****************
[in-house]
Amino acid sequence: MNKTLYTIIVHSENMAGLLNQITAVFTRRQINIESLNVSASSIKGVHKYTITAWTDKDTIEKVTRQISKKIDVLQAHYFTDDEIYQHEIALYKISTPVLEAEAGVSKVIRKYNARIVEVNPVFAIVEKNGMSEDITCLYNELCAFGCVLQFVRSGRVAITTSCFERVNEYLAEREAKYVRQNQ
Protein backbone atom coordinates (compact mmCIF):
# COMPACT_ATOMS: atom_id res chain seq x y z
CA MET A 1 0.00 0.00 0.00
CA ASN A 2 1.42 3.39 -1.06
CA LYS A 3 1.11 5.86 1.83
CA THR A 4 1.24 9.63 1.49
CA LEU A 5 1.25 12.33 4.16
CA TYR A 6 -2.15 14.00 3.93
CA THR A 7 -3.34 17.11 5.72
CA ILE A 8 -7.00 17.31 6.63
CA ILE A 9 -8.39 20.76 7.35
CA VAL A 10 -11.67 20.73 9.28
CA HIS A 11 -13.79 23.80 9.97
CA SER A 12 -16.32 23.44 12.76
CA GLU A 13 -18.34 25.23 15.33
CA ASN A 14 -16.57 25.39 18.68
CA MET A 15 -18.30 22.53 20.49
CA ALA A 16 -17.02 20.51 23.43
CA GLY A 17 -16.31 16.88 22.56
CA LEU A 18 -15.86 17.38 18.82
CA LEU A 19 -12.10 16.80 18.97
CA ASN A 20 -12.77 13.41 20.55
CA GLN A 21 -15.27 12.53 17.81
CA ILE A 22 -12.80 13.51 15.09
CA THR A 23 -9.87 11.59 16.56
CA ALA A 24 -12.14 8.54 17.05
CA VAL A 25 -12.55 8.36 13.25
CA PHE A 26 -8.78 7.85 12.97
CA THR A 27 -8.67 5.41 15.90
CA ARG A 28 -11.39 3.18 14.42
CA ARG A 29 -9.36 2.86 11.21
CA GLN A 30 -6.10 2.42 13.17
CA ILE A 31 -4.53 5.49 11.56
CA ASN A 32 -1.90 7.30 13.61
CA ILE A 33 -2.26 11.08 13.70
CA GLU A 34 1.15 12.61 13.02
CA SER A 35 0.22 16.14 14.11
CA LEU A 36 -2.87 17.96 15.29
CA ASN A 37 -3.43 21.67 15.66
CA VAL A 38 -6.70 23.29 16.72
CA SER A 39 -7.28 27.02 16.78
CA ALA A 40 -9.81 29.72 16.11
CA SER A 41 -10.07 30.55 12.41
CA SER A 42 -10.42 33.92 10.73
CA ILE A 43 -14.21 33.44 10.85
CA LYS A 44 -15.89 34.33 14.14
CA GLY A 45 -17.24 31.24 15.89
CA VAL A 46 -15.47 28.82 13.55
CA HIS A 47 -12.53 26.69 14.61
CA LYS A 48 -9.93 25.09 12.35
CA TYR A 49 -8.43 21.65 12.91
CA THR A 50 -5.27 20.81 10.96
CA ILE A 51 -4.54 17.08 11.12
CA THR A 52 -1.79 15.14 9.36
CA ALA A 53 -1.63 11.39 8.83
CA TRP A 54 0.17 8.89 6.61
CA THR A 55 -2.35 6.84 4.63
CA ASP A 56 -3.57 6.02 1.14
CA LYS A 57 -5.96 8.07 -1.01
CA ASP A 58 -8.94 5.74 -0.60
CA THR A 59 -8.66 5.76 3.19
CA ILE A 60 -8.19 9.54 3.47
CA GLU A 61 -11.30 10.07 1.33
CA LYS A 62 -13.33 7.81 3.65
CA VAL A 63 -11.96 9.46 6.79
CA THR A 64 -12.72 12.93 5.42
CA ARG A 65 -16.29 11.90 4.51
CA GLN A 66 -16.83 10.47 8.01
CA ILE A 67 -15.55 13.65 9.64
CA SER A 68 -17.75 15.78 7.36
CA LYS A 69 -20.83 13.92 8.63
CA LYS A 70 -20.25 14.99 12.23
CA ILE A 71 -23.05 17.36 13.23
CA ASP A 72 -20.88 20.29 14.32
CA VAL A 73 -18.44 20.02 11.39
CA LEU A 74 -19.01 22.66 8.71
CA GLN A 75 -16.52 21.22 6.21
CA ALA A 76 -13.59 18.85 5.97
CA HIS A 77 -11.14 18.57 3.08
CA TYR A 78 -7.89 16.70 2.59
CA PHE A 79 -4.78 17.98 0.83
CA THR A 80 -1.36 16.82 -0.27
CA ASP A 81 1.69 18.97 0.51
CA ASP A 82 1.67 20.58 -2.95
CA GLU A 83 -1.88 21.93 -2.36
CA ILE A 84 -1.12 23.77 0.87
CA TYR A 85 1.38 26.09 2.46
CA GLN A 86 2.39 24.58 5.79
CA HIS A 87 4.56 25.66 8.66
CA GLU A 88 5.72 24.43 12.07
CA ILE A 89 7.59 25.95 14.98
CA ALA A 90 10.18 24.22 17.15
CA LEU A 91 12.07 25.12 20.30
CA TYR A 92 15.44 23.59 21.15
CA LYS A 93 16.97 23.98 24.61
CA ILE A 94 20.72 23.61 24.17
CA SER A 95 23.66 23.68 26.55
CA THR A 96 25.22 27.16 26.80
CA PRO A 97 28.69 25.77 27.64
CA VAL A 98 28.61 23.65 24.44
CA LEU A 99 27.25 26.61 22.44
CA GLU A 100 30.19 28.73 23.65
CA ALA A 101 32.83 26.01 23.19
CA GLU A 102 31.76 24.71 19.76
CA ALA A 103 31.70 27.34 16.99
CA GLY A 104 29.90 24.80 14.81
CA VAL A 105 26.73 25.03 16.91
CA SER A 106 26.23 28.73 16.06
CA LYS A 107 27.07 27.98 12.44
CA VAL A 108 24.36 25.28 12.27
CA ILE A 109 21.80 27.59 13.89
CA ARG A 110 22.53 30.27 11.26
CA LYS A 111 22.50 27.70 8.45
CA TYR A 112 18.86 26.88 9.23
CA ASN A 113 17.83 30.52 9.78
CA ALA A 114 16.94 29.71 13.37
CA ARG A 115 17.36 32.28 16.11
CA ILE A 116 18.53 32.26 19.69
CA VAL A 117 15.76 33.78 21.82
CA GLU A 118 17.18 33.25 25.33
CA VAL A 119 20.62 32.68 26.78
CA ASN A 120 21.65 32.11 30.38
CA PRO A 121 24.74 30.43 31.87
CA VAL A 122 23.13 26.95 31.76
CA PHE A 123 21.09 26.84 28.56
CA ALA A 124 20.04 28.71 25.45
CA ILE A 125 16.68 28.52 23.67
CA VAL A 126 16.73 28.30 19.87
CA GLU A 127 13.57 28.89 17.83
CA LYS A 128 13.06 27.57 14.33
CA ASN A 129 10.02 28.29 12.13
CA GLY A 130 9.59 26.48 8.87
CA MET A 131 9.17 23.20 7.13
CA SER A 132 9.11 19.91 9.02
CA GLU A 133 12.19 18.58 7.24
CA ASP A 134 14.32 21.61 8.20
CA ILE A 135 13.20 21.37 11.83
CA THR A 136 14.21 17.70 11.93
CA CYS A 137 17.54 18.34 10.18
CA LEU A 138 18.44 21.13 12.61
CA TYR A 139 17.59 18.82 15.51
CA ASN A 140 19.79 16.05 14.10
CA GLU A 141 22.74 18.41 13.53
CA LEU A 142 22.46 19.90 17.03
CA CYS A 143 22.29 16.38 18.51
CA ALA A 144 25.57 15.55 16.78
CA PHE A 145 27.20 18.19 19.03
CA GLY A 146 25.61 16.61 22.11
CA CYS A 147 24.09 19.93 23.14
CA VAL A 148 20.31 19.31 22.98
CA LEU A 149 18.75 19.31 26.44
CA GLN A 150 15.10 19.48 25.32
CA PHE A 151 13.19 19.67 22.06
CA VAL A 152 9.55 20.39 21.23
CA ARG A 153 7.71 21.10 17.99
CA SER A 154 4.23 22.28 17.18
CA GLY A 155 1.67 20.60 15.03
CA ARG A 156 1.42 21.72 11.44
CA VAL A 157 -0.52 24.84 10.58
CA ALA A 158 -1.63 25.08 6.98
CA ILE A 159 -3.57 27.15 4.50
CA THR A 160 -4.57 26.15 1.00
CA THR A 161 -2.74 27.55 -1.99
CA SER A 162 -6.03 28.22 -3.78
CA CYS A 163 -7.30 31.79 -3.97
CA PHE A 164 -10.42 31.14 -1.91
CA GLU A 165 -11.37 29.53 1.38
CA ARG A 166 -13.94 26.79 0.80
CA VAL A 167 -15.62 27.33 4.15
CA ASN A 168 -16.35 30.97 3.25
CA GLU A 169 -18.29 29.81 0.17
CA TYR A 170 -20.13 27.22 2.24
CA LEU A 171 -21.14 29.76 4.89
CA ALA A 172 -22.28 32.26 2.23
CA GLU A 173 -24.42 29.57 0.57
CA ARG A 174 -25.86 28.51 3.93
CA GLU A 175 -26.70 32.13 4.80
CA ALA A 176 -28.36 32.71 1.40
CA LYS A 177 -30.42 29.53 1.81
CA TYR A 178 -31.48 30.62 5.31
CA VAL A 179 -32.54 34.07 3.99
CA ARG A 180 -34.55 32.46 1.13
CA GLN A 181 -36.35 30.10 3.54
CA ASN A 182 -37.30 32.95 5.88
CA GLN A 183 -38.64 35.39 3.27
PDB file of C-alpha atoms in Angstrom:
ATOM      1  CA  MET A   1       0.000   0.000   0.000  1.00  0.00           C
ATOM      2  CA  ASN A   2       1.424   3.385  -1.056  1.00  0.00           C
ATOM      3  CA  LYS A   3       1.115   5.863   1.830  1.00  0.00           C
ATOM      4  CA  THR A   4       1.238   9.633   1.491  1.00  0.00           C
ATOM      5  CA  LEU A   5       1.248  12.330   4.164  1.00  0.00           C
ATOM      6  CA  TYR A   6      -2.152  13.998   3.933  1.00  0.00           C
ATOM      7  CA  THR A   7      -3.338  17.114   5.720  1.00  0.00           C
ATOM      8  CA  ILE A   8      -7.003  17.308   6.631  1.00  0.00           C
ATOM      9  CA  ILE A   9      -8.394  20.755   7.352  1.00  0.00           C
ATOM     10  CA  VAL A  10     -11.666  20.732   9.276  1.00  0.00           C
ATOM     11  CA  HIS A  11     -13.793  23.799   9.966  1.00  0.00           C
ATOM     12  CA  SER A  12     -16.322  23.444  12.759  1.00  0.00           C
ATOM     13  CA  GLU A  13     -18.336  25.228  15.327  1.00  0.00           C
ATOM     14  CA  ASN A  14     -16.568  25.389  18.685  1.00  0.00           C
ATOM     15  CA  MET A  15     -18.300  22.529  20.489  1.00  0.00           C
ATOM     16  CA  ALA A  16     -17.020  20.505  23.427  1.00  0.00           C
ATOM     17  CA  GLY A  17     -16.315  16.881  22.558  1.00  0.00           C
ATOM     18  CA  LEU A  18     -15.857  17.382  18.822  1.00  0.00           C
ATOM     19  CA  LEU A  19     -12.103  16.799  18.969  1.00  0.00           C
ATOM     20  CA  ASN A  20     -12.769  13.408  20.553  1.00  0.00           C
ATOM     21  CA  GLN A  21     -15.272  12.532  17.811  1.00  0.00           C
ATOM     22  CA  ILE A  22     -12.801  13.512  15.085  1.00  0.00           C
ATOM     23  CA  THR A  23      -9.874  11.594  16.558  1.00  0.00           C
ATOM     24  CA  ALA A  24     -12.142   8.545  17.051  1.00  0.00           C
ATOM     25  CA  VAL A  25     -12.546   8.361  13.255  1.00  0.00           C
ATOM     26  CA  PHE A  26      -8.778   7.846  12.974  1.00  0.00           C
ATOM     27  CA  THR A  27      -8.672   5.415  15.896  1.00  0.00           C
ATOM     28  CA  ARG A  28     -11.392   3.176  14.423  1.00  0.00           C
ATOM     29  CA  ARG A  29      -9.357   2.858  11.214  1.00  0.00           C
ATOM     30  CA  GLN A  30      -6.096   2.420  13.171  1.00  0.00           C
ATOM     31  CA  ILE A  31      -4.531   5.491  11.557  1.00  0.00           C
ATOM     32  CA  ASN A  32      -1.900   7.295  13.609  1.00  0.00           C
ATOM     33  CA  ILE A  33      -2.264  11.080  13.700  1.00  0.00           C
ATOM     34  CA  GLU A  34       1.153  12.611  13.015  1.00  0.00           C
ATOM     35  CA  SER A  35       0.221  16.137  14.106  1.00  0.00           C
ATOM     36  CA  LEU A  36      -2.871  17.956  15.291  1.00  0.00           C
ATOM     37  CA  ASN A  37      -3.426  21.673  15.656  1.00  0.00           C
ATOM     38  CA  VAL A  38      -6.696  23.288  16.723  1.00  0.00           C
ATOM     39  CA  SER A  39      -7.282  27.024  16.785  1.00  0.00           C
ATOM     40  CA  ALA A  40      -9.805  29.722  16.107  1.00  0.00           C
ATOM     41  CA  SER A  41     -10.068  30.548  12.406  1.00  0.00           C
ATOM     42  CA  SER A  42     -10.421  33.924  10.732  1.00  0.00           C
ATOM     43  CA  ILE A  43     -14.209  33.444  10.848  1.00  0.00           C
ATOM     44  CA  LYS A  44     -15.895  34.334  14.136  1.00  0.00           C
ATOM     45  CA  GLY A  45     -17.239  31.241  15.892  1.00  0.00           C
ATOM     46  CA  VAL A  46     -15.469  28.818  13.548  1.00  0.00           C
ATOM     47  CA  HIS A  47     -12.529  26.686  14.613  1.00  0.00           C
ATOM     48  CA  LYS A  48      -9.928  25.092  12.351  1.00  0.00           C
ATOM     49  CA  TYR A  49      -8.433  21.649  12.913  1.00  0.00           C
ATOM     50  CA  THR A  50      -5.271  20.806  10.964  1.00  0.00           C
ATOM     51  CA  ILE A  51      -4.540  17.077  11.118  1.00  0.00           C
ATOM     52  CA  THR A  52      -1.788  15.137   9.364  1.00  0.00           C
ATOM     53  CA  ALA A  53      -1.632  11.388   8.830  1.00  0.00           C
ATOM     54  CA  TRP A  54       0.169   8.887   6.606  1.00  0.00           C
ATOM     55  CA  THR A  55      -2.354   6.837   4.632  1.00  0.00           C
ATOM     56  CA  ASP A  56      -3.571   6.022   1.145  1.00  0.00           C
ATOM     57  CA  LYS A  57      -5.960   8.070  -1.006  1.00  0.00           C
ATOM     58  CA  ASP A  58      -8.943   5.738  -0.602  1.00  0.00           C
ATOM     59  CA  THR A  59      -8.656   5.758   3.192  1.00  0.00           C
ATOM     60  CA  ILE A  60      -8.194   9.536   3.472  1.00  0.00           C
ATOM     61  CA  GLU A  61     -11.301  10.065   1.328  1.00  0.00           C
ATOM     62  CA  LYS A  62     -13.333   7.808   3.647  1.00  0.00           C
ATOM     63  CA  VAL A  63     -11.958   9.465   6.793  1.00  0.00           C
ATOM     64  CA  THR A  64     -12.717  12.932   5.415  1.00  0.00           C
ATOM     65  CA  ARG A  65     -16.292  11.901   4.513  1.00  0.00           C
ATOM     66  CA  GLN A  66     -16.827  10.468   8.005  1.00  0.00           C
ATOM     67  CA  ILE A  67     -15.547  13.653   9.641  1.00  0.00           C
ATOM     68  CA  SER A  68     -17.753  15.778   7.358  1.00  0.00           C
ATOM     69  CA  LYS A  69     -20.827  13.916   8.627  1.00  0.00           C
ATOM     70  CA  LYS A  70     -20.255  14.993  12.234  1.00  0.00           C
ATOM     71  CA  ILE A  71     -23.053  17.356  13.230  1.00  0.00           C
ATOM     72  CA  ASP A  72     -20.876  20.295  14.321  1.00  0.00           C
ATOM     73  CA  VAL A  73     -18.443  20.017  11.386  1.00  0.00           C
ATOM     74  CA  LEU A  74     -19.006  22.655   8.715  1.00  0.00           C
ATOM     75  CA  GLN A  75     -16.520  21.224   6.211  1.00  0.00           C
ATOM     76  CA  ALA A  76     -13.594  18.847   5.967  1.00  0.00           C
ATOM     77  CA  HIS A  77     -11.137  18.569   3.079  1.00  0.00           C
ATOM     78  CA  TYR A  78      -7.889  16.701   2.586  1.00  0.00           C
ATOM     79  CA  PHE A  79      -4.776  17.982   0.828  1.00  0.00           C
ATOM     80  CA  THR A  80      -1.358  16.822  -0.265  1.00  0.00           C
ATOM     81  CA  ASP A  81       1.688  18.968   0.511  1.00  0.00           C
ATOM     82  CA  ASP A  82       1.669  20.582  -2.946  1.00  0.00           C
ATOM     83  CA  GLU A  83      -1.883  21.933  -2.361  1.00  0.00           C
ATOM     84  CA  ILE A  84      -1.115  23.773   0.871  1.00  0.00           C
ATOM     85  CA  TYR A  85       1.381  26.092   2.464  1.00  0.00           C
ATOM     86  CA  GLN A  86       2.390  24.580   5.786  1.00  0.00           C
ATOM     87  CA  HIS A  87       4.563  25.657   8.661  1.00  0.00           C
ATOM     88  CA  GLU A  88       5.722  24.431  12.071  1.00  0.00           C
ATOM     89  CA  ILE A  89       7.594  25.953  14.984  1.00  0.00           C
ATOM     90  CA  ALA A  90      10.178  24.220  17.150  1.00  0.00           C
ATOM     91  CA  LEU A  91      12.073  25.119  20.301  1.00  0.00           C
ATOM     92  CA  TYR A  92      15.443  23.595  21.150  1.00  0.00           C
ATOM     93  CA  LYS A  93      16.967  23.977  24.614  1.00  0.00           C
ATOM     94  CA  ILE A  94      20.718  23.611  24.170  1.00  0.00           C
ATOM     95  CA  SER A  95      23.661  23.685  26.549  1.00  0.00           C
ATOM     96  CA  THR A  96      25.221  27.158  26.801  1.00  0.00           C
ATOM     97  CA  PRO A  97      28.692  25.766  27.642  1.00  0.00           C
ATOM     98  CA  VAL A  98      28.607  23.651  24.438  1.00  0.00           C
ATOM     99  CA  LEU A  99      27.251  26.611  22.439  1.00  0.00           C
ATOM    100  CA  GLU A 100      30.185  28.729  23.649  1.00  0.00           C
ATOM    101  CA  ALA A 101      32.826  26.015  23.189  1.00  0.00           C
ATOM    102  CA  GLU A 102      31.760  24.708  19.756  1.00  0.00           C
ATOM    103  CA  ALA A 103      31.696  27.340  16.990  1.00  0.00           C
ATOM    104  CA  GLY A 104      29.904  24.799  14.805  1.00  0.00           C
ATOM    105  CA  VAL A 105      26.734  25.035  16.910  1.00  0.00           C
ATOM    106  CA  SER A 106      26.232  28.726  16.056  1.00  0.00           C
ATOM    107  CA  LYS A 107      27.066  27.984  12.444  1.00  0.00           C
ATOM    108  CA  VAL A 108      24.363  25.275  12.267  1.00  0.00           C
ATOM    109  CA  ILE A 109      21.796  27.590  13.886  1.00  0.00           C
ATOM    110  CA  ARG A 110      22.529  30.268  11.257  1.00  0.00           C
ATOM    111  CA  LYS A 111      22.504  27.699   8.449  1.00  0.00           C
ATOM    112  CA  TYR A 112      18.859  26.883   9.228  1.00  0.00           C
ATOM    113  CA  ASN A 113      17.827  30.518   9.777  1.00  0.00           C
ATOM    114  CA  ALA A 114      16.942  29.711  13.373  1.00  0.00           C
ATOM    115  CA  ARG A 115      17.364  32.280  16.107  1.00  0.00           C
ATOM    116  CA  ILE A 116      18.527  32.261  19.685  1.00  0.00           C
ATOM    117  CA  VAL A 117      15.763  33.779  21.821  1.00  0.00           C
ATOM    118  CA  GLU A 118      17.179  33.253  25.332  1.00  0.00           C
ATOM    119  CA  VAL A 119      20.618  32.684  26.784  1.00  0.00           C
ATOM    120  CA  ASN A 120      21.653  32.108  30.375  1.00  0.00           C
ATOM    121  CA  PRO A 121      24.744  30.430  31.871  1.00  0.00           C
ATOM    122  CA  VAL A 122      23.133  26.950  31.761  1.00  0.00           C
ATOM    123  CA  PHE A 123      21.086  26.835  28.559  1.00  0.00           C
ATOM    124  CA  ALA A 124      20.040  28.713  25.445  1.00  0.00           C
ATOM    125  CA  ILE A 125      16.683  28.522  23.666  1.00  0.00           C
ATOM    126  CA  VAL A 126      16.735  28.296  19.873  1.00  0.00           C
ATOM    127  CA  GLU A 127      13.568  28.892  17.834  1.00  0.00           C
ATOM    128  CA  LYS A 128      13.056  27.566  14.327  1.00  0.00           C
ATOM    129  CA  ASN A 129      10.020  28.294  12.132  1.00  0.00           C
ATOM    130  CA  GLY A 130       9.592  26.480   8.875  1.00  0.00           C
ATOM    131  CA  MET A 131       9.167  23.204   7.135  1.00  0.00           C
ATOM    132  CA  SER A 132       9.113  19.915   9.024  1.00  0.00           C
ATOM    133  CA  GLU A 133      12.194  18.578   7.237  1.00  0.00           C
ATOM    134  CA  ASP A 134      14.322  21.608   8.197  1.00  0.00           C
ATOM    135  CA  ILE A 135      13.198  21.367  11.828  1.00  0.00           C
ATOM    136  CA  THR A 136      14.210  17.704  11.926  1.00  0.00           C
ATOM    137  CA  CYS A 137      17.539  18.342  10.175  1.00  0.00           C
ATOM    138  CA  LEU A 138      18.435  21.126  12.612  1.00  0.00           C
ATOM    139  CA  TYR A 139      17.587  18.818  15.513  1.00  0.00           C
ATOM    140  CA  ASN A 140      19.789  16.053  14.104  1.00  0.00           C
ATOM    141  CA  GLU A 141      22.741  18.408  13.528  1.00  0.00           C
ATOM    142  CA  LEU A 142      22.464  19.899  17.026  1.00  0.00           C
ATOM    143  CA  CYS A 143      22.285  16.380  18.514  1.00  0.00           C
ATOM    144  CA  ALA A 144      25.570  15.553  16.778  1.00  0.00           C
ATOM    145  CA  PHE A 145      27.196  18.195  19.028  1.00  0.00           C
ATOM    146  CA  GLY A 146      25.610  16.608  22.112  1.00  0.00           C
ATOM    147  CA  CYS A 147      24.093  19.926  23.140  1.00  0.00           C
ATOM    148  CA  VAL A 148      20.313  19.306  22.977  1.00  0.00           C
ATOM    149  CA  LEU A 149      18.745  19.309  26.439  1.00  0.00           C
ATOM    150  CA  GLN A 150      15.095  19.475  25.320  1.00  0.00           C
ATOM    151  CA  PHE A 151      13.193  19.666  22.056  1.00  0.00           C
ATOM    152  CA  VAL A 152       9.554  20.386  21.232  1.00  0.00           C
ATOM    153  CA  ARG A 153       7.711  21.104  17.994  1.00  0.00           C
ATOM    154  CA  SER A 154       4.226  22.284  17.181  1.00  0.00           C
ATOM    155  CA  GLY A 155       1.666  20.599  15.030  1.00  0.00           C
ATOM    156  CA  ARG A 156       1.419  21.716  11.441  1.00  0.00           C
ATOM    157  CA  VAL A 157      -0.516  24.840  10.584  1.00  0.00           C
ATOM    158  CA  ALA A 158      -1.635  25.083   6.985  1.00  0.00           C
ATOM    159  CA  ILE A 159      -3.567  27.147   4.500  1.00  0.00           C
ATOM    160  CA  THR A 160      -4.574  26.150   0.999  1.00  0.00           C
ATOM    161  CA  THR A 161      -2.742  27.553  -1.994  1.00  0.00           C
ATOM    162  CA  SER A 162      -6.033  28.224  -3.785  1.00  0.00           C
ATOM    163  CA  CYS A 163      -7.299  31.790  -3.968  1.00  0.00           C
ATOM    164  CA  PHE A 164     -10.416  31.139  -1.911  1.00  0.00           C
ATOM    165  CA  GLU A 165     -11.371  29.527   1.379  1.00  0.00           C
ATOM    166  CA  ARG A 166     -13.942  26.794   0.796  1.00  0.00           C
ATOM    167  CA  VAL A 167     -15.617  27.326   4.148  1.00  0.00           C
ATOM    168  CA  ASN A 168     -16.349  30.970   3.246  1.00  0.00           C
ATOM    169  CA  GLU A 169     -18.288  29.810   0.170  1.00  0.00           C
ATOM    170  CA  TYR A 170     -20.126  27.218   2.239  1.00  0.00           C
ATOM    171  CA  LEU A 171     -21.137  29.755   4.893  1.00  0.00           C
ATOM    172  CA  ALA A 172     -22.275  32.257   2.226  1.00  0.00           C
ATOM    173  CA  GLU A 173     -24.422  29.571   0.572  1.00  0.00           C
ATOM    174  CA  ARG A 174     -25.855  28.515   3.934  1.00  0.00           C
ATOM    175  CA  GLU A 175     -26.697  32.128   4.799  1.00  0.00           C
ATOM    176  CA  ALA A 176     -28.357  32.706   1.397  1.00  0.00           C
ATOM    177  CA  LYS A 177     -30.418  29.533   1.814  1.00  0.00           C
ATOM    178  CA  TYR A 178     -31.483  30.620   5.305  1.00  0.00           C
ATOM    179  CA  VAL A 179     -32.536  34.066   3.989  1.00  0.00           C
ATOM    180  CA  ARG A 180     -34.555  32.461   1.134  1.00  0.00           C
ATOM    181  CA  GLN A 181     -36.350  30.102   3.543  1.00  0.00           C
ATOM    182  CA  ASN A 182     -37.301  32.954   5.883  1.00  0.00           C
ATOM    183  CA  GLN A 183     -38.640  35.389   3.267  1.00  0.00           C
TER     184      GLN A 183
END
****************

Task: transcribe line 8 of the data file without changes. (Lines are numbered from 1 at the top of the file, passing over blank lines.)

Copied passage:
CA THR A 4 1.24 9.63 1.49